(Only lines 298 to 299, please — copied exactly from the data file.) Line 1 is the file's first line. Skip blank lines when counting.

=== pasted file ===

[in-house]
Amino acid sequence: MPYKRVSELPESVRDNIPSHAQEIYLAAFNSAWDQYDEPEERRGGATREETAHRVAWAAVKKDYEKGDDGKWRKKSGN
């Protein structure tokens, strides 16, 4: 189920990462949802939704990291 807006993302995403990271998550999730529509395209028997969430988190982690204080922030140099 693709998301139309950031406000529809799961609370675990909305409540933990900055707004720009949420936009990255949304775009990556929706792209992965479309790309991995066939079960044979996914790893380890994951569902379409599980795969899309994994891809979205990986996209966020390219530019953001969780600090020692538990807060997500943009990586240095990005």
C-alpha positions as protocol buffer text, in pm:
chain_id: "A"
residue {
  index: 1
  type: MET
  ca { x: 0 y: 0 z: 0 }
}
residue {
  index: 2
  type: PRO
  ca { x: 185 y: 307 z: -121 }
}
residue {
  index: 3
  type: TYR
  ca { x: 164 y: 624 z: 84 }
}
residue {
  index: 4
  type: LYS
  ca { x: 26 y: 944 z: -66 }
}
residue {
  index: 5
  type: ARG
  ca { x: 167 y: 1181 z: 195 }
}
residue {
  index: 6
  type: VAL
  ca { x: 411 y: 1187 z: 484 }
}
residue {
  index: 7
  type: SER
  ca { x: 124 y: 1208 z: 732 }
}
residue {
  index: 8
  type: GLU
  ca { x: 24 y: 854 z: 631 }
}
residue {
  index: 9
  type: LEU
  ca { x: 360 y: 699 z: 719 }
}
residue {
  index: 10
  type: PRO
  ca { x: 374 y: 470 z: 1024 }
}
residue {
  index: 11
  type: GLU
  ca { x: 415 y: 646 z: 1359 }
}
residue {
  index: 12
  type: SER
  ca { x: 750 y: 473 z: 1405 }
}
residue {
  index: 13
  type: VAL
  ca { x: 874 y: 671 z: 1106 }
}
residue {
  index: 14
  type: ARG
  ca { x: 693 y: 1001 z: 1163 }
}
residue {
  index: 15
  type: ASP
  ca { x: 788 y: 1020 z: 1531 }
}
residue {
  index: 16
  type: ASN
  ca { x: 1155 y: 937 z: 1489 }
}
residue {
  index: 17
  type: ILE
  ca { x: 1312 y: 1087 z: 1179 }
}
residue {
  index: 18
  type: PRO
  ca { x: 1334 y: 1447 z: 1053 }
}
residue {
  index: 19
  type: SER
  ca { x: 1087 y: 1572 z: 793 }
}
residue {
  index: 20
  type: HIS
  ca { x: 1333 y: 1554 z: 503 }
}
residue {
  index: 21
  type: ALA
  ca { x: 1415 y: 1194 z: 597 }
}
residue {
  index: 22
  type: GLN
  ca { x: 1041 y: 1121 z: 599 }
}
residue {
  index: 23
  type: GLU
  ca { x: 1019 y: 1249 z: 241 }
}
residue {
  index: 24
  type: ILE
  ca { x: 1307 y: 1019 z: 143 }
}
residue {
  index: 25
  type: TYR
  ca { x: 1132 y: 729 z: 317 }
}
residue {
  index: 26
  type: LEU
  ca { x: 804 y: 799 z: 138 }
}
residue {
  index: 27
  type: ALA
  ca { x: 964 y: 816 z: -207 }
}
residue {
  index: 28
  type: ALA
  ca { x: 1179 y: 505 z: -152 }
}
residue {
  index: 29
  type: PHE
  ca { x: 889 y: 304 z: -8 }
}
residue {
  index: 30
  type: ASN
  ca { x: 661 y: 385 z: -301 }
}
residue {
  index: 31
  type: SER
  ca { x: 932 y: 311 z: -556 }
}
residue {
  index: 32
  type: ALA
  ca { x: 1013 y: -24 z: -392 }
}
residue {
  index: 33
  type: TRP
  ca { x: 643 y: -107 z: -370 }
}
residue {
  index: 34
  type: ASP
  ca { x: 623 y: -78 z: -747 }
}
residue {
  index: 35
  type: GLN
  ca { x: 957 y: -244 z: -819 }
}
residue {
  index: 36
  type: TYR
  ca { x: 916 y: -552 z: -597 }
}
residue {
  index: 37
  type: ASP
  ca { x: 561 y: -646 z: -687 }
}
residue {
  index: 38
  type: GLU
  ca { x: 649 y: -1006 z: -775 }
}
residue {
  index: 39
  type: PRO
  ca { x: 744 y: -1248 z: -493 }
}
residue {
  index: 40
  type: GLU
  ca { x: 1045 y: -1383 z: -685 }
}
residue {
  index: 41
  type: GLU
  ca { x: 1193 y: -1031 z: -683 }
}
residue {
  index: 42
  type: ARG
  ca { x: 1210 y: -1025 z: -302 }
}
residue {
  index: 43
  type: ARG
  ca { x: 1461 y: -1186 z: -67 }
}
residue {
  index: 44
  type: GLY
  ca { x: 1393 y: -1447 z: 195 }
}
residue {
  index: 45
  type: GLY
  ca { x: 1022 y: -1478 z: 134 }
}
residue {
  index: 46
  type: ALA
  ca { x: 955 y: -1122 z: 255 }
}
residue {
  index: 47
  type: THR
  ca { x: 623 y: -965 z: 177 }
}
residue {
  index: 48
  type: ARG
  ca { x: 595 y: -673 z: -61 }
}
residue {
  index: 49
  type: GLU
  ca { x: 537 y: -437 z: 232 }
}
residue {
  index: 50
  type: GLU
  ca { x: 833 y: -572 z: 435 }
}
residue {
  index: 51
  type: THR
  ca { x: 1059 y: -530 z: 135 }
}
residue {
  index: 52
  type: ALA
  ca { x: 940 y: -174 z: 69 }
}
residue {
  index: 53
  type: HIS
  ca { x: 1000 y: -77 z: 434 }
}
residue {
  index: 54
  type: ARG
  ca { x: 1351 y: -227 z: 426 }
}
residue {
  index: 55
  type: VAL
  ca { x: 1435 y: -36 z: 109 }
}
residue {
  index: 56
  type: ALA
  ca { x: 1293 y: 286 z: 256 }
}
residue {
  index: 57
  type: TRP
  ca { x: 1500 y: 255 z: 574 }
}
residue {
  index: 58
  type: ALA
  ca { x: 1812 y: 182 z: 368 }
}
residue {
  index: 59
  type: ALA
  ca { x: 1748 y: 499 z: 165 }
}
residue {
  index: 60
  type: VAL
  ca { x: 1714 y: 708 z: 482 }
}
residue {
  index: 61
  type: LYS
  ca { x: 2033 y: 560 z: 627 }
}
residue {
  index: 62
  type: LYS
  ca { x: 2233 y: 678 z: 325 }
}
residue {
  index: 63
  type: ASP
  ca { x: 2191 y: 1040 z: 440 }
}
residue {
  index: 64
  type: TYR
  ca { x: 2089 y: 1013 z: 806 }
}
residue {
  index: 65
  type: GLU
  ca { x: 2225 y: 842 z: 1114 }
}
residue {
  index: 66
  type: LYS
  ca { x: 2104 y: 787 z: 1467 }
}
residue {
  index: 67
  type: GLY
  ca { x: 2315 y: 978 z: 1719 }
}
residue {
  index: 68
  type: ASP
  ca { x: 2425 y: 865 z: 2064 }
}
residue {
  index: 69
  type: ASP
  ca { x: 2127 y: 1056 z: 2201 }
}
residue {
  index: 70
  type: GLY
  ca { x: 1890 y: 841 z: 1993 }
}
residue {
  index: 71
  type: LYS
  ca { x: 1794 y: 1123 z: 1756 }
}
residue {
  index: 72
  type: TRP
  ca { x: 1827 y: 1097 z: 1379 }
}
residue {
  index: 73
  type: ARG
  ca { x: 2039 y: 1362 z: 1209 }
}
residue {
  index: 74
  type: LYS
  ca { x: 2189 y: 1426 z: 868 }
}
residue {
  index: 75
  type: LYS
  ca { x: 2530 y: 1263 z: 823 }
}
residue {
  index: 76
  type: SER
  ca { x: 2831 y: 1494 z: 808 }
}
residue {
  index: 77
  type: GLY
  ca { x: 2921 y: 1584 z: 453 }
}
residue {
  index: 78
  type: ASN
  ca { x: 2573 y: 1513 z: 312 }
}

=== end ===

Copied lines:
  type: ALA
  ca { x: 1748 y: 499 z: 165 }